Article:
Feline infectious anaemia is caused by feline haemotropic mycoplasmas, also known as haemoplasmas. Three distinct species of feline haemoplasmas are recognised: Mycoplasma haemofelis (Mhf), Candidatus Mycoplasma haemominutum (CMhm) and Candidatus Mycoplasma turicensis (CMt). Mhf was formerly known as Haemobartonella felis, but is now classified as a mycoplasma. Mycoplasma haemofelis (Mhf), Candidatus Mycoplasma haemominutum (CMhm) and Candidatus Mycoplasma turicensis (CMt) differ in their pathogenicity with Mhf causing the most severe regenerative haemolytic anaemia. Cats may have subclinical infection ranging to potentially fatal haemolytic anaemia. Common symptoms are intermittent fever, lack of appetite, depression, lethargy and anaemia. Symptoms can be more severe when associated with other conditions such as Feline Leukaemia Virus infection.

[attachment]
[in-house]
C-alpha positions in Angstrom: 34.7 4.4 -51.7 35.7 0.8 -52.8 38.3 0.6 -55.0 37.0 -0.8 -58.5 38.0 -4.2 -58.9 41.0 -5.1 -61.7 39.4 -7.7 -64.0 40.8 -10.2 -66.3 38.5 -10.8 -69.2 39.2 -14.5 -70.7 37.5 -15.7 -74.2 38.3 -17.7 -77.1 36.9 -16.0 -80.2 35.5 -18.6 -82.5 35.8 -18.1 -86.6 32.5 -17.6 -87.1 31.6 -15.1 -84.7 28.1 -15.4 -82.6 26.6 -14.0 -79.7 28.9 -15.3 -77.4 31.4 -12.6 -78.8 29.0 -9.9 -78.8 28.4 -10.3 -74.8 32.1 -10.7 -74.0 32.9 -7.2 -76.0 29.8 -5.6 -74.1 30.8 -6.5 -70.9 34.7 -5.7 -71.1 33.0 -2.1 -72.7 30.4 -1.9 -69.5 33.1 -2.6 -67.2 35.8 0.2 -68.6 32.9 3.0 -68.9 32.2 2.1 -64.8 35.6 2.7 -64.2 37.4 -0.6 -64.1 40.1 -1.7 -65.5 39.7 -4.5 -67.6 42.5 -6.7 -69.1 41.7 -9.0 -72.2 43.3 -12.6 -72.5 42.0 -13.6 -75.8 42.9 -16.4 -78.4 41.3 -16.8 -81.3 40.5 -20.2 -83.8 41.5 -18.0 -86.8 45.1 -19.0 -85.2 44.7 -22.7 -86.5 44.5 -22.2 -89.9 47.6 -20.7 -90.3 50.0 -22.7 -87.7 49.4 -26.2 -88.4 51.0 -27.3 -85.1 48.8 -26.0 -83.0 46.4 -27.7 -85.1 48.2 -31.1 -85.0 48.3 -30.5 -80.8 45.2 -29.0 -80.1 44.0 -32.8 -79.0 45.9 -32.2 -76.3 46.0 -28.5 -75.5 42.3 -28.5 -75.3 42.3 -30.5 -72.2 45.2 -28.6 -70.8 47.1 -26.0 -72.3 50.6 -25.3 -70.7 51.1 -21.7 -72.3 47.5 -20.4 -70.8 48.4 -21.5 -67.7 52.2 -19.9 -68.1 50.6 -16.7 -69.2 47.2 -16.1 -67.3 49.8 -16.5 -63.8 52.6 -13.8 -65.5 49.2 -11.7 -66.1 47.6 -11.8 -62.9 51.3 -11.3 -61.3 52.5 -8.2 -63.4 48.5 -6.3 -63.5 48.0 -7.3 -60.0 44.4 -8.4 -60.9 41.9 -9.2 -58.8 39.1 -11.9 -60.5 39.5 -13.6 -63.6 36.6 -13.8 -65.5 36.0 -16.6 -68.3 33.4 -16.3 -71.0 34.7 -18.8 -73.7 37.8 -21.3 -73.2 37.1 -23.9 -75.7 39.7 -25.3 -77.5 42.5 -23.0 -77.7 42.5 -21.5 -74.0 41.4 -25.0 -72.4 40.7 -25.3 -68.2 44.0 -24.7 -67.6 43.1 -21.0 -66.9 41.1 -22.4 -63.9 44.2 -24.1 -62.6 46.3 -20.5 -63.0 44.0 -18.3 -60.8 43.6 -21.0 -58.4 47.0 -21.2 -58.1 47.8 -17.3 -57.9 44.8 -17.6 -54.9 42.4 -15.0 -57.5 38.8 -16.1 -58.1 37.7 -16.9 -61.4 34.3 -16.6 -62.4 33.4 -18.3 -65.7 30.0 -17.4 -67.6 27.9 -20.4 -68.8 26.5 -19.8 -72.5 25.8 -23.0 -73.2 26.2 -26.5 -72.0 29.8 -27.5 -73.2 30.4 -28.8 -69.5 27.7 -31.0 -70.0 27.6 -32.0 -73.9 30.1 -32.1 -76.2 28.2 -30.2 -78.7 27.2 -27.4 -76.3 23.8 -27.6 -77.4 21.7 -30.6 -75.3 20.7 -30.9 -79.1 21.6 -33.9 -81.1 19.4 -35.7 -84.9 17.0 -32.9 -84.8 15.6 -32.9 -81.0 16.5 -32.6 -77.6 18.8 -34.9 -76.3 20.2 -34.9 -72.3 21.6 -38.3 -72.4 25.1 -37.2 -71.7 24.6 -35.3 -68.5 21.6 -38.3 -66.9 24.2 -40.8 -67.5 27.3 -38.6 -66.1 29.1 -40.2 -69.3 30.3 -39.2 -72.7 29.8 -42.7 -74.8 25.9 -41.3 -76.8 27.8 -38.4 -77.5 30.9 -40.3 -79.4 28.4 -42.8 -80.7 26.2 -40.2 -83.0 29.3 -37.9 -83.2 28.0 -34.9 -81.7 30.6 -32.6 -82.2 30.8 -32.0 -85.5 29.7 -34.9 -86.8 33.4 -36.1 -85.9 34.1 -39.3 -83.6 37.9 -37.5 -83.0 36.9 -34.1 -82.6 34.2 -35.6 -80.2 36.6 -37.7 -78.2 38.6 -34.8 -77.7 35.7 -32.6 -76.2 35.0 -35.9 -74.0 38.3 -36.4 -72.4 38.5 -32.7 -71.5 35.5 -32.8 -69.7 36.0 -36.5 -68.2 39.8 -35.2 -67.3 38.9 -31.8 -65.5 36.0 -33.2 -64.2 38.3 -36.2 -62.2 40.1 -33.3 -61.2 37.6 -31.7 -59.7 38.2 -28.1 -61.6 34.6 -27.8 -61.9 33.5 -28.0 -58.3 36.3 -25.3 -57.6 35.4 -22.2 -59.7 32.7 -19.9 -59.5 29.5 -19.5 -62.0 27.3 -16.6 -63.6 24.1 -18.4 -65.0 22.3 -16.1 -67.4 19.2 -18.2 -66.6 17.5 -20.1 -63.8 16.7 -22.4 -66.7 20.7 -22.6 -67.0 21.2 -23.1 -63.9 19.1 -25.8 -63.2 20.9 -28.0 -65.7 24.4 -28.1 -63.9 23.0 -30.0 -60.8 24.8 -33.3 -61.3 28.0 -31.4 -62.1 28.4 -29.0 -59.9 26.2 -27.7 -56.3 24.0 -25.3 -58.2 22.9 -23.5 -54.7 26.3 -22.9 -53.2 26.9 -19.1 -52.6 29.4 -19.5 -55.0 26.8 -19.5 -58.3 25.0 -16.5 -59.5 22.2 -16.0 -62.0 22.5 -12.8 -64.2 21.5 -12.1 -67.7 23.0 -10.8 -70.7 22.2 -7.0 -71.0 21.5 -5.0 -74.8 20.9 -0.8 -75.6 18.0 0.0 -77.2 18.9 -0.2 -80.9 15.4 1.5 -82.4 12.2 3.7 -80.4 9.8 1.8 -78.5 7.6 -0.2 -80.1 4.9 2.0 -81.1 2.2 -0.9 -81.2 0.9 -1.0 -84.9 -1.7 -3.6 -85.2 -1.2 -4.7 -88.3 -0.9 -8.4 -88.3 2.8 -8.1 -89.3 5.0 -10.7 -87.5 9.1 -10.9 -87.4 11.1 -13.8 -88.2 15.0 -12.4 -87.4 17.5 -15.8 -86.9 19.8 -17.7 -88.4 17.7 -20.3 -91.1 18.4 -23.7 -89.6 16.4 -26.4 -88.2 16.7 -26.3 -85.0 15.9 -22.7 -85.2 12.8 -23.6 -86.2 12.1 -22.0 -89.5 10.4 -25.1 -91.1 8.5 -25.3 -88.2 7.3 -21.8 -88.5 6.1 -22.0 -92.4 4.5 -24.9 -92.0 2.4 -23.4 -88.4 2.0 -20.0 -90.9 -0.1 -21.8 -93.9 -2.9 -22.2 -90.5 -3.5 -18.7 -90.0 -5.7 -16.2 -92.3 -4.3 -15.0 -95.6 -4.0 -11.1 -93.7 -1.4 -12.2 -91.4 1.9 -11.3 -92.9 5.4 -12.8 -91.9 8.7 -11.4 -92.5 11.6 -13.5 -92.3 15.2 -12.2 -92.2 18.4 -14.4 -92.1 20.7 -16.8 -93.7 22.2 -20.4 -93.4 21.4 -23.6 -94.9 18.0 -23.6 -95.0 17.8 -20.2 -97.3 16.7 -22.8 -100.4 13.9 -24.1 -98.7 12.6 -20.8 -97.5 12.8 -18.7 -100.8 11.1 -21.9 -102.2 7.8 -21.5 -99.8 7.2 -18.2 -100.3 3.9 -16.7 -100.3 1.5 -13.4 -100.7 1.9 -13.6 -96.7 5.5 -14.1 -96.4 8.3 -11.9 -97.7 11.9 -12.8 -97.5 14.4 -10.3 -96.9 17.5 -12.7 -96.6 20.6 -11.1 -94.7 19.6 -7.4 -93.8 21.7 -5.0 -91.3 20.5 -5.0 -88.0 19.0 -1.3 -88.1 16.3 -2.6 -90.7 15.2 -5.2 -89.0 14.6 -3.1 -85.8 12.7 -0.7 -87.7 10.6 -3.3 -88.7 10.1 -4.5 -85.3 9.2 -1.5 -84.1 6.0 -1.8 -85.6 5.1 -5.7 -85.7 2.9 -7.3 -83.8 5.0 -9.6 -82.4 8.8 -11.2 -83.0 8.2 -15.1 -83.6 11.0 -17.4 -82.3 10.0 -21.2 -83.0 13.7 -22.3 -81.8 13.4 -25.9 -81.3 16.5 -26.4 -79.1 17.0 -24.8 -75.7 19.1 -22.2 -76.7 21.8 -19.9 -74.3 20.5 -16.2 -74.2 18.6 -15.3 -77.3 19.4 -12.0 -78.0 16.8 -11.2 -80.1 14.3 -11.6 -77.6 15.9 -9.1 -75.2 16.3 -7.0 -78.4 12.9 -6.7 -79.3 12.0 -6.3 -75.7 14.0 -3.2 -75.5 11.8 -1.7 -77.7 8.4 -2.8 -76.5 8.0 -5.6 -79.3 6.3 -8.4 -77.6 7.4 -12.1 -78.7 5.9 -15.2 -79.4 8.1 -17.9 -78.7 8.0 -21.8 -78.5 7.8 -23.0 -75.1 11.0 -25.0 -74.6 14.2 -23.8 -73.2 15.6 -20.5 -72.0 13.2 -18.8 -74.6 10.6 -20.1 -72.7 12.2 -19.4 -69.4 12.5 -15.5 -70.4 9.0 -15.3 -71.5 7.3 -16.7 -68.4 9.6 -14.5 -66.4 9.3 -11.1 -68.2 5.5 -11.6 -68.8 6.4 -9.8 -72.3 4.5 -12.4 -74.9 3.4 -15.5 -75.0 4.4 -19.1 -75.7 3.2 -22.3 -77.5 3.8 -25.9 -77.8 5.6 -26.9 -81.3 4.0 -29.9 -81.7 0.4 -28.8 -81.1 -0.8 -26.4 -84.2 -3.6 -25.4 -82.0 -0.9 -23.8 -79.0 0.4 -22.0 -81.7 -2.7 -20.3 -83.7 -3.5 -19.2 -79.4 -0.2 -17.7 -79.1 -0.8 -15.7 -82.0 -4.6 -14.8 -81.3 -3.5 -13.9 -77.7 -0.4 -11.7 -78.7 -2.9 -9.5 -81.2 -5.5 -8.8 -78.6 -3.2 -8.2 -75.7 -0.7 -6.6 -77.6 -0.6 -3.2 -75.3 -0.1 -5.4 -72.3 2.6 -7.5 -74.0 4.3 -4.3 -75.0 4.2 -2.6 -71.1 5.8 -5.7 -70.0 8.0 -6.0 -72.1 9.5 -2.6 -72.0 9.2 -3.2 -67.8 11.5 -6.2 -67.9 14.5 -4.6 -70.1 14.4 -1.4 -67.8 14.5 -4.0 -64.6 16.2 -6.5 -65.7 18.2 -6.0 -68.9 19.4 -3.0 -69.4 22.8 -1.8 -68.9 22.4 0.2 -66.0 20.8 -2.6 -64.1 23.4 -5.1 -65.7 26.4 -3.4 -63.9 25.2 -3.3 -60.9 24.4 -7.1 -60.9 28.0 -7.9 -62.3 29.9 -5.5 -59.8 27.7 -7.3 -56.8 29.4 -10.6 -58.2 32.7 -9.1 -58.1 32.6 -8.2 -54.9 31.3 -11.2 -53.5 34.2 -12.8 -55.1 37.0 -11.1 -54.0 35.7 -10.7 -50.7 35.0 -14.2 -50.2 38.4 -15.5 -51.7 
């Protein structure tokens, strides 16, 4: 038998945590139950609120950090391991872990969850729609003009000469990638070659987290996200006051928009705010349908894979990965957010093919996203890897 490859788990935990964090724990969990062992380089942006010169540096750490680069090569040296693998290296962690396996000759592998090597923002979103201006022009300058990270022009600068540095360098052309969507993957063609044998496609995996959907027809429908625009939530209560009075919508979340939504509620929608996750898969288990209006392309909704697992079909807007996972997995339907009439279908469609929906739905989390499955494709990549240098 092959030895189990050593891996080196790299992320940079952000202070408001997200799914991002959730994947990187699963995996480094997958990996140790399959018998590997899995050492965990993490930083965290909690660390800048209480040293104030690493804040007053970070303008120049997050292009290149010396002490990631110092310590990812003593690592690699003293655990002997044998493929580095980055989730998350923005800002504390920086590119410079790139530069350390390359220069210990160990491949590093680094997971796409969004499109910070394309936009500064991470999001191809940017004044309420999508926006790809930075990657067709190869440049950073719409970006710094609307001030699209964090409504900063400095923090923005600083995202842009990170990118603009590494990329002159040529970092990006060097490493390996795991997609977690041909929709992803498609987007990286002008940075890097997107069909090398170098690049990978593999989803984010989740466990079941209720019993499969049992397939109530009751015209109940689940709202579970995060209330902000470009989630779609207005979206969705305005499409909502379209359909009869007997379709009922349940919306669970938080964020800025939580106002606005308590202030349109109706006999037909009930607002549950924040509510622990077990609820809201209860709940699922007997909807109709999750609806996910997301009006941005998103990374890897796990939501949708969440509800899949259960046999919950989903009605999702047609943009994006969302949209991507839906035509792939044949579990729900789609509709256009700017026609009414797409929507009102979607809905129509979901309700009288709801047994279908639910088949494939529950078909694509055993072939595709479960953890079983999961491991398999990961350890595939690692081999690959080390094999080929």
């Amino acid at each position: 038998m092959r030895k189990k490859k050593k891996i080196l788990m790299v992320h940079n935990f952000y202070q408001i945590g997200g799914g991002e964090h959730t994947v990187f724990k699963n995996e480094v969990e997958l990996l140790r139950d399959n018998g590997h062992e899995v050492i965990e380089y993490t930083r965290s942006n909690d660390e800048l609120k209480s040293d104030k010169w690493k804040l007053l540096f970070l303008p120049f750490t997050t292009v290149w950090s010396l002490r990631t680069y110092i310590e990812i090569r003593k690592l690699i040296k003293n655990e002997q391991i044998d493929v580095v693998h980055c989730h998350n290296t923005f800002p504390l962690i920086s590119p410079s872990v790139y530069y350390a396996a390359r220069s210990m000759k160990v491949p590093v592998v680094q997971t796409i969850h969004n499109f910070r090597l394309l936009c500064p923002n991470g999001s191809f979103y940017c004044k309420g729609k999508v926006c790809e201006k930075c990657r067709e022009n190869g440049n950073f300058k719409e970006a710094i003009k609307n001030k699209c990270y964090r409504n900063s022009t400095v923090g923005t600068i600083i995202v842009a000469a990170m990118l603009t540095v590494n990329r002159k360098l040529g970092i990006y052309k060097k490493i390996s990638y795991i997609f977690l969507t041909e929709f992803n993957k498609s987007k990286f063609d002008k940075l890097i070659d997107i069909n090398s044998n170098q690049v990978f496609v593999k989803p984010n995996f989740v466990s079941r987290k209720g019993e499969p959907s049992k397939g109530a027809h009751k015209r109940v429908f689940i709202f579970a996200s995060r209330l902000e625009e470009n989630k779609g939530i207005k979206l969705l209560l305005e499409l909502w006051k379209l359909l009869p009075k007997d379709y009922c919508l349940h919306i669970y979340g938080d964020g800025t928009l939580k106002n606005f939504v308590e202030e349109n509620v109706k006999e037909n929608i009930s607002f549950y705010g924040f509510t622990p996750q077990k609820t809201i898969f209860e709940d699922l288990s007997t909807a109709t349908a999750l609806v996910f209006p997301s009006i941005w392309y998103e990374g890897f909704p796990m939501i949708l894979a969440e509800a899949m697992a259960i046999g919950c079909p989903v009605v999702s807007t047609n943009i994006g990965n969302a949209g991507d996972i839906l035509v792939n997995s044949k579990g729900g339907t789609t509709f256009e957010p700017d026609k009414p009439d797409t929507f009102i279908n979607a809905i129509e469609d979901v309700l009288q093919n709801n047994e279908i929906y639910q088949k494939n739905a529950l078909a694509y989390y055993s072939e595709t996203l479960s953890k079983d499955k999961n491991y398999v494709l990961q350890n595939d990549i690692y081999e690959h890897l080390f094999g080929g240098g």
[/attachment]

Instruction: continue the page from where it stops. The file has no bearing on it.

Indications for testing include unexplained anaemia, lethargy or depression and intermittent fever, pale mucous membranes, jaundice and splenomegaly. This test examines a blood smear for the presence of the parasite.
NOTE: false negatives are possible as the parasite may drop off the red cell surface post-sampling. The M. haemofelis PCR test is a sensitive alternative test for M. haemofelis infection.
Whole blood (0.5 mL min) and blood smear
EDTA tube and air-dried slide